The U.S. Department of Labor’s Bureau of Labor Statistics (BLS) has released its April employment report, which shows that the U.S. economy added 165,000 jobs last month, with the unemployment rate going down another tenth of a point to a four-year low of 7.5 percent. (Economists had been expecting to see 140,000 jobs added to the economy in April, which was even lower than their expectations of 190,000 jobs for March.) On Wednesday, ADP and Moodys Analytics released their April job report numbers to the tune of only 119,000 jobs added in April.
The architecture and engineering services segment of the economy had a good month in April, adding 2,700 jobs. This kept up the trend, seen over the past half year: March added 2,100 jobs, February added 3,100 jobs, which followed a blip in hiring from January (a slight loss of 300 jobs), which in turn had followed 3,800 jobs added in December, 2,400 added in November, and 1,500 in October.
All of which tracks with the AIA’s Architecture Billings Index (ABI), which slowed its pace of growth in March. If the parallel of the two reports continues, then we should see the score for architecture billings tick up slightly for April. (The release of a month’s architecture billings numbers lags ADP/Moody’s and the BLS’s jobs report numbers by about three weeks.)
The construction industry had a rough month, losing 6,000 jobs overall in April. Gains in residential construction (6,200 jobs added) were offset by losses in nonresidential construction (4,800 jobs lost), heavy and civil engineering construction (3,800 jobs lost), and specialty trade contractors (4,000 jobs lost). And in the trade contractors segment, we see a parallel trend, with residential contractors (at 7,100 jobs added) having a better month than nonresidential contractors (with 11,100 jobs lost). On the bright side, the overall construction segment has averaged 27,000 jobs added over the past six months, with 18,000 jobs added in March, 48,000 jobs added in February, 28,000 added in January, and 30,000 added in December.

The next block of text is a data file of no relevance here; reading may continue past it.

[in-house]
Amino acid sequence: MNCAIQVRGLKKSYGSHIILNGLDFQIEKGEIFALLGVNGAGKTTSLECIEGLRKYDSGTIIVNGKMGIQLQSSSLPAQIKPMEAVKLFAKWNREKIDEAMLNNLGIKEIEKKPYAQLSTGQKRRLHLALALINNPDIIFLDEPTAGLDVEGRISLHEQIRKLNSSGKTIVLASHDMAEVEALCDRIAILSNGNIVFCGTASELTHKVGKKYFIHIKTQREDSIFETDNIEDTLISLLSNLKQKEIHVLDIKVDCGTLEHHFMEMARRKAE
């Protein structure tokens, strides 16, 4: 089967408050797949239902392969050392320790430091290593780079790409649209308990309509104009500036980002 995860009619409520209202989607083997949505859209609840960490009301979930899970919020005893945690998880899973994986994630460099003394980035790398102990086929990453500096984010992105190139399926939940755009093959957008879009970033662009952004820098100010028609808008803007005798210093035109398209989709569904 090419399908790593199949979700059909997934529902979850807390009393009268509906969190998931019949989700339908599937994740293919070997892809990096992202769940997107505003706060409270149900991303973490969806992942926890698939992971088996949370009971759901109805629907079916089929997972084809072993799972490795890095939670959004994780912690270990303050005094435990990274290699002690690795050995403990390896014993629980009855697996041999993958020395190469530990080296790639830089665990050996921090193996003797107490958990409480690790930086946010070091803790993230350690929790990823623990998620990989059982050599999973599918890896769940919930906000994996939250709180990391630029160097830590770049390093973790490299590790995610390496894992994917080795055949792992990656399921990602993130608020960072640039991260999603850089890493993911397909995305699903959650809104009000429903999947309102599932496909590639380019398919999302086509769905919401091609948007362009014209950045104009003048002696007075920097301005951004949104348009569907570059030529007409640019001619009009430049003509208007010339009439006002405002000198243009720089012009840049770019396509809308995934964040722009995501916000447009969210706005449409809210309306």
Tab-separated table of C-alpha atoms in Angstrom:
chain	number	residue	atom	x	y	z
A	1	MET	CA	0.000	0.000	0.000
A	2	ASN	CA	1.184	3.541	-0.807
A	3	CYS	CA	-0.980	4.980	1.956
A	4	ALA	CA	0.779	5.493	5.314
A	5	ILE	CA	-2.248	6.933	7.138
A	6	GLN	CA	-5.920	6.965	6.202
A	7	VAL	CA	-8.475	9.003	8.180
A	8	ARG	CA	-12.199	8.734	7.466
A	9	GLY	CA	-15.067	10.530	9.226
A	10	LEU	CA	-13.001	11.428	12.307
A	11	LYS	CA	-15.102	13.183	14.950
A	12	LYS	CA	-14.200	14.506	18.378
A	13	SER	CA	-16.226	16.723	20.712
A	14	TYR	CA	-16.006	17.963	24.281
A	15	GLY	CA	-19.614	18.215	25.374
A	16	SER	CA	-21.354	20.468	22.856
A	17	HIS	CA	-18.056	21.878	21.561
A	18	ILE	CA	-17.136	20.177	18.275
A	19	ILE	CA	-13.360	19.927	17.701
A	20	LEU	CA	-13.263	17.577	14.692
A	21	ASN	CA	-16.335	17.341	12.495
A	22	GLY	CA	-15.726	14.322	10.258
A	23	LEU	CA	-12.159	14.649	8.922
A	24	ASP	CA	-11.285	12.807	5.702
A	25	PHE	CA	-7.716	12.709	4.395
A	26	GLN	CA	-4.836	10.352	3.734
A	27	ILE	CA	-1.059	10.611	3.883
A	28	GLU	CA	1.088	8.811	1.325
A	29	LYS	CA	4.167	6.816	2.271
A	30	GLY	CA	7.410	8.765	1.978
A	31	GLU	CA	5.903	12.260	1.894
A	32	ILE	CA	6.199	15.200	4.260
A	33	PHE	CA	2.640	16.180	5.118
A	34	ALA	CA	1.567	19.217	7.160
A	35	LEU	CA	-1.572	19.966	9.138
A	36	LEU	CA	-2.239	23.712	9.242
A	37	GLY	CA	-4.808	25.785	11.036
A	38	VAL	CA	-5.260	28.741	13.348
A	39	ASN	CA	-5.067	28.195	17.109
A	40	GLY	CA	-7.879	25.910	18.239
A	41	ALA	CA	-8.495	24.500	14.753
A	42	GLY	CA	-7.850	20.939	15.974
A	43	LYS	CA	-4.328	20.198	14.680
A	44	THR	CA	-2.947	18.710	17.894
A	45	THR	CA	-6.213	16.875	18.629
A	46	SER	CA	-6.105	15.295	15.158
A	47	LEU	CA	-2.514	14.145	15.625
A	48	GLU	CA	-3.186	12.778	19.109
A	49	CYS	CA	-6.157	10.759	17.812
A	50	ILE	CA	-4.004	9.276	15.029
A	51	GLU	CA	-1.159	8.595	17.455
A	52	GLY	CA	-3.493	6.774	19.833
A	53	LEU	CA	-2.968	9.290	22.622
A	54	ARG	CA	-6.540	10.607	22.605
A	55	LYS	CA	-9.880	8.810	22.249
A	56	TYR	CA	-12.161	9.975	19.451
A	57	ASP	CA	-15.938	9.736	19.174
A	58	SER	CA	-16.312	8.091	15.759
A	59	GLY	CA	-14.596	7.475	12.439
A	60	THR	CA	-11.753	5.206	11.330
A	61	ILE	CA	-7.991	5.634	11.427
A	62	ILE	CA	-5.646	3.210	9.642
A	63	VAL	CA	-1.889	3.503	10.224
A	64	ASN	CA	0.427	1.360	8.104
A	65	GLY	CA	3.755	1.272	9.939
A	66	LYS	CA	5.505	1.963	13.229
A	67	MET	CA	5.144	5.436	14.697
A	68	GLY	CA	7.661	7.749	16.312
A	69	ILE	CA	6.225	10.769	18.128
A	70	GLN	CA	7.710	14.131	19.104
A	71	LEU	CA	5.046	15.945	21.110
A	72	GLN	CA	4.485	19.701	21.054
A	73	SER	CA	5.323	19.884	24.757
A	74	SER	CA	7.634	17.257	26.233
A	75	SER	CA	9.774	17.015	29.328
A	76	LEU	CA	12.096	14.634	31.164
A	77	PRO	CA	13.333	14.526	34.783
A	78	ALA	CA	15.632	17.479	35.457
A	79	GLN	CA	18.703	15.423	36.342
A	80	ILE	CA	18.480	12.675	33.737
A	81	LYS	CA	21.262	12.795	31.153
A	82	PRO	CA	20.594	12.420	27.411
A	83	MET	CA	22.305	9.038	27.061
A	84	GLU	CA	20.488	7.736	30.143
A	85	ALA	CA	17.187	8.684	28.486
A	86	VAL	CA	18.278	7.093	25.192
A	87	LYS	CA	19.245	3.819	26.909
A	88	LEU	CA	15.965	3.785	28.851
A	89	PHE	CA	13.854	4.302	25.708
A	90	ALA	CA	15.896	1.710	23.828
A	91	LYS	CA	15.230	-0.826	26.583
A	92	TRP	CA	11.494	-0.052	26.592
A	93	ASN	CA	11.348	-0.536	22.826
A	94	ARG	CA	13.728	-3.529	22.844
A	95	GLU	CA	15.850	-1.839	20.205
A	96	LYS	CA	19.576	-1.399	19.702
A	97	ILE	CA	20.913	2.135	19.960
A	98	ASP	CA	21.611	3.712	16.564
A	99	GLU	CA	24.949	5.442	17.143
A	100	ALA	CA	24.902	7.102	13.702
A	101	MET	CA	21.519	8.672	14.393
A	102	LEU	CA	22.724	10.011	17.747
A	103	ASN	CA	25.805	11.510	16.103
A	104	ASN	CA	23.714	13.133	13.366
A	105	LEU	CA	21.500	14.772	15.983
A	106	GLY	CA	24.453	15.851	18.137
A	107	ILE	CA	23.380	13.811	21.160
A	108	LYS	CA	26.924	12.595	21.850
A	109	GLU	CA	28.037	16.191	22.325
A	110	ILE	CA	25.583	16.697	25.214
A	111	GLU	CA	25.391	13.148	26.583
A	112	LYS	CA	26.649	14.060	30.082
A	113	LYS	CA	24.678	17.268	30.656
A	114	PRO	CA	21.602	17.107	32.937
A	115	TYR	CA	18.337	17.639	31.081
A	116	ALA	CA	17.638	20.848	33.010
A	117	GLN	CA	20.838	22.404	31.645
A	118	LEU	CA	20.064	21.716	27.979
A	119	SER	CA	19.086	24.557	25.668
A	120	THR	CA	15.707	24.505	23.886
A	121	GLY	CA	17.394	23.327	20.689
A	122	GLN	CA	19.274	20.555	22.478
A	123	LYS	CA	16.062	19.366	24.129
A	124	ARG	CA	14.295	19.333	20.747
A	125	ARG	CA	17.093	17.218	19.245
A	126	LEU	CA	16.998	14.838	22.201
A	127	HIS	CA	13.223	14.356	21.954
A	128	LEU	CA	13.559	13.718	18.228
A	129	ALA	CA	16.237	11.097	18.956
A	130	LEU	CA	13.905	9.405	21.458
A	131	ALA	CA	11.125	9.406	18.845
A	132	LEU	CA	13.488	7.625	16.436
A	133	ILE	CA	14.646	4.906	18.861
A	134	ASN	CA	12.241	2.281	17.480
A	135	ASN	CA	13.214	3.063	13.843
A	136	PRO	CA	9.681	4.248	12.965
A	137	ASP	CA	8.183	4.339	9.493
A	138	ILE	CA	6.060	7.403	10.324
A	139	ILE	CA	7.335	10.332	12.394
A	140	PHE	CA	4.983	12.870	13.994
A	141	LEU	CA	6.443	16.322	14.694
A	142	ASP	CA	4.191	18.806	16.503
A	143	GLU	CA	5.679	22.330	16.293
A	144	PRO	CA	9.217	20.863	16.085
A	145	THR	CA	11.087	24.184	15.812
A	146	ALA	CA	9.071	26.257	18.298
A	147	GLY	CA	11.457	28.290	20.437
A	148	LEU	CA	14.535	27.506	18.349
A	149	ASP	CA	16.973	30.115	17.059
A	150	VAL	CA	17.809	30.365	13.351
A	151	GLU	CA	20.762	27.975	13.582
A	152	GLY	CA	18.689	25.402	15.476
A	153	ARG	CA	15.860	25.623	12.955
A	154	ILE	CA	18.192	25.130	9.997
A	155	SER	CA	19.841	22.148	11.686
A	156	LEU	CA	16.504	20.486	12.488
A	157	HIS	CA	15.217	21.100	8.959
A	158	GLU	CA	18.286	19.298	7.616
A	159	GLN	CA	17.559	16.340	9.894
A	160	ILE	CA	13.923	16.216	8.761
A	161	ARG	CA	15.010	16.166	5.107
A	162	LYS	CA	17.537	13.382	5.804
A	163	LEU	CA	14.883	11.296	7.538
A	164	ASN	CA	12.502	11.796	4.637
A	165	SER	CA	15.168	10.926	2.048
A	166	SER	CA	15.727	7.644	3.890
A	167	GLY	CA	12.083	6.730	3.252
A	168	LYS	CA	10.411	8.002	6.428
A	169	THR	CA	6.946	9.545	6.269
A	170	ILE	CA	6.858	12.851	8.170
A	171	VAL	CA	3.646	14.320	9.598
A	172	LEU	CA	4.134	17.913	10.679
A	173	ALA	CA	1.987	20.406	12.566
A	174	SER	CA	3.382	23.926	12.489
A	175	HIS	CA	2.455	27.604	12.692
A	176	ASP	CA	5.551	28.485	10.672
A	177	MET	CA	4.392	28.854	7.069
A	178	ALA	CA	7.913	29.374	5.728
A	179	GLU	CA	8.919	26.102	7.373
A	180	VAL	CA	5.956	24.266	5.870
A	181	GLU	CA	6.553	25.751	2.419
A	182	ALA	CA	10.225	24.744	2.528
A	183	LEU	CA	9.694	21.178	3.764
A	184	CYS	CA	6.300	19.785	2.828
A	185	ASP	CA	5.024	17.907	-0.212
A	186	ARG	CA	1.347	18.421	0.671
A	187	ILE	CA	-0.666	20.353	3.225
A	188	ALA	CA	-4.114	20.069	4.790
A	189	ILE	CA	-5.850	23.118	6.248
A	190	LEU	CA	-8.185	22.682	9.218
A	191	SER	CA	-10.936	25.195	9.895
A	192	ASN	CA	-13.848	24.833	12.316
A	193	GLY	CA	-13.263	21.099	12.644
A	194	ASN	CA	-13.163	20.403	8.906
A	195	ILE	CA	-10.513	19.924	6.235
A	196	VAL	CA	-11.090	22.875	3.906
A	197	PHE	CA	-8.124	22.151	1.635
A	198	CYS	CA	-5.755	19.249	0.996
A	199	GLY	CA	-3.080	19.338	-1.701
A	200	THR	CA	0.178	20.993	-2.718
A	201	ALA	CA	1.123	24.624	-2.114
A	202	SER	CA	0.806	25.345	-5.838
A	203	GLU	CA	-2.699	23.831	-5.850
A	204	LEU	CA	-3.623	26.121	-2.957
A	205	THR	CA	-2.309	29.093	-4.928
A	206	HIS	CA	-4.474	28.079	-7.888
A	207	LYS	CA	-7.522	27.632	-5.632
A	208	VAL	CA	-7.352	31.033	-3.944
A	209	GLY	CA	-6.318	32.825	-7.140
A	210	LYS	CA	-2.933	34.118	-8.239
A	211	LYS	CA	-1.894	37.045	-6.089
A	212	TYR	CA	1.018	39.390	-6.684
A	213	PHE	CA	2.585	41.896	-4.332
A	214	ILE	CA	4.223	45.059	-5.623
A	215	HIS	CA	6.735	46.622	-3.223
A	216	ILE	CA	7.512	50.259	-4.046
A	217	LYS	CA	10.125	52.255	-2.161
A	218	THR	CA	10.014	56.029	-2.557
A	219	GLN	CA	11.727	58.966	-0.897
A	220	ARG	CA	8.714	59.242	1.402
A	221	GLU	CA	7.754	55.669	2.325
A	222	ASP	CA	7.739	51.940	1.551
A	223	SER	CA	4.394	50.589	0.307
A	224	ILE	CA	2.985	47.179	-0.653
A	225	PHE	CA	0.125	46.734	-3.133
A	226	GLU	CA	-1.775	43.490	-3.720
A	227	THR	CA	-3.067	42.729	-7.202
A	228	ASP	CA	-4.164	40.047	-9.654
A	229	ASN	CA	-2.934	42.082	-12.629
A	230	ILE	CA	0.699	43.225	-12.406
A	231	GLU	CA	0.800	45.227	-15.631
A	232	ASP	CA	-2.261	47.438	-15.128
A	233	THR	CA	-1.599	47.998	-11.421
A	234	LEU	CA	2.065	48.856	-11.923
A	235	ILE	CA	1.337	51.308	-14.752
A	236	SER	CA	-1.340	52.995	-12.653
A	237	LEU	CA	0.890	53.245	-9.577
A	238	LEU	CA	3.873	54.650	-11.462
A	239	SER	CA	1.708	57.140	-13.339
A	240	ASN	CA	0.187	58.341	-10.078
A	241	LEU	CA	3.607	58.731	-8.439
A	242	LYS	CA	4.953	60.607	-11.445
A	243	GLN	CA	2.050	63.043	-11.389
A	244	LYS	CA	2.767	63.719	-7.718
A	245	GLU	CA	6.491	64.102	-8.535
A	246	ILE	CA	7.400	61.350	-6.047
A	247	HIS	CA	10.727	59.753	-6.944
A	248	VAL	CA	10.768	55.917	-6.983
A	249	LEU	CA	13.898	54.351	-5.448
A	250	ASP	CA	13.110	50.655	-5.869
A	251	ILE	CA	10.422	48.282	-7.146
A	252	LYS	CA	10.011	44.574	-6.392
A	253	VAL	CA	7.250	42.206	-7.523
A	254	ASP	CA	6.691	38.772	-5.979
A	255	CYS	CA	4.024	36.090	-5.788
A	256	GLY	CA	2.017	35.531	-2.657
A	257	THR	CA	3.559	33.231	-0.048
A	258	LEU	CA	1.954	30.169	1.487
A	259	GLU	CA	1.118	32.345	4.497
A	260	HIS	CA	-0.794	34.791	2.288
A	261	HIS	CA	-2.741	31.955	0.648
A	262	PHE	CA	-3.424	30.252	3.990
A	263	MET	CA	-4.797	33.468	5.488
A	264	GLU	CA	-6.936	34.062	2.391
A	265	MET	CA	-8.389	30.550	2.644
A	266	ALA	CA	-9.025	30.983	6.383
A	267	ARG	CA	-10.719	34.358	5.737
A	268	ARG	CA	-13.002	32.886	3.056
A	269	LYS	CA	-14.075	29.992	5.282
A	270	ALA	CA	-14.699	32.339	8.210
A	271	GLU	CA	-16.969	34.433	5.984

In addition, April’s slightly-better-than-expected report has another silver lining. February’s job claims were revised upward for the second straight month (from 268,000 to 332,000; which in turn had been revised up in March from 236,000 to 268,000). That’s 96,000 more jobs added to the economy in February than had been initially reported. March’s numbers were also revised upward, from the abysmal 88,000 initially reported a month ago to a more-respectable 138,000 jobs added.
In all, employment gains were 114,000 jobs better than initially reported over the past two months. This is not something that you would have heard or expected if you had merely been watching and reading hyperbolic coverage of the fallout from the federal budget sequester, and it goes to show that the revised data from these reports is oftentimes far more important than the initial release. Next month, we'll have a better view of what actually happened in April, when we find out if today's 165,000 jobs is revised up or down. A little patience usually allows you to see a clearer picture in the end.
|Not Seasonally Adjusted||Seasonally Adjusted|
|Industry (numbers are in thousands)||April 2012||Feb. 2012||March 2013||April 2013||April 2012||Feb. 2012||March 2013||April 2013||Change from March 2013 - April 2013|
|Architectural and engineering services||1,311.4||1,320.9||1,325.9||1,335.2||1,322.5||1,340.2||1,343.2||1,345.9||2.7|
|Construction - all (sum of the below categories)||5,487||5,373||5,485||5,645||5,636||5,783||5,796||5,790||-6|
|Residential building construction||553.4||546.5||551.8||568.5||572.0||578.3||580.2||586.4||6.2|
|Nonresidential building construction||643.6||653.4||659.3||662.0||659.7||681.5||682.2||677.4||-4.8|
|Heavy and civil engineering construction||844.7||791.2||808.7||856.7||869.9||897.9||887.1||883.3||-3.8|
|Specialty trade contractors||3,444.8||3,382.0||3,465.6||3,557.3||3,534.3||3,624.9||3,646.6||3,642.6||-4.0|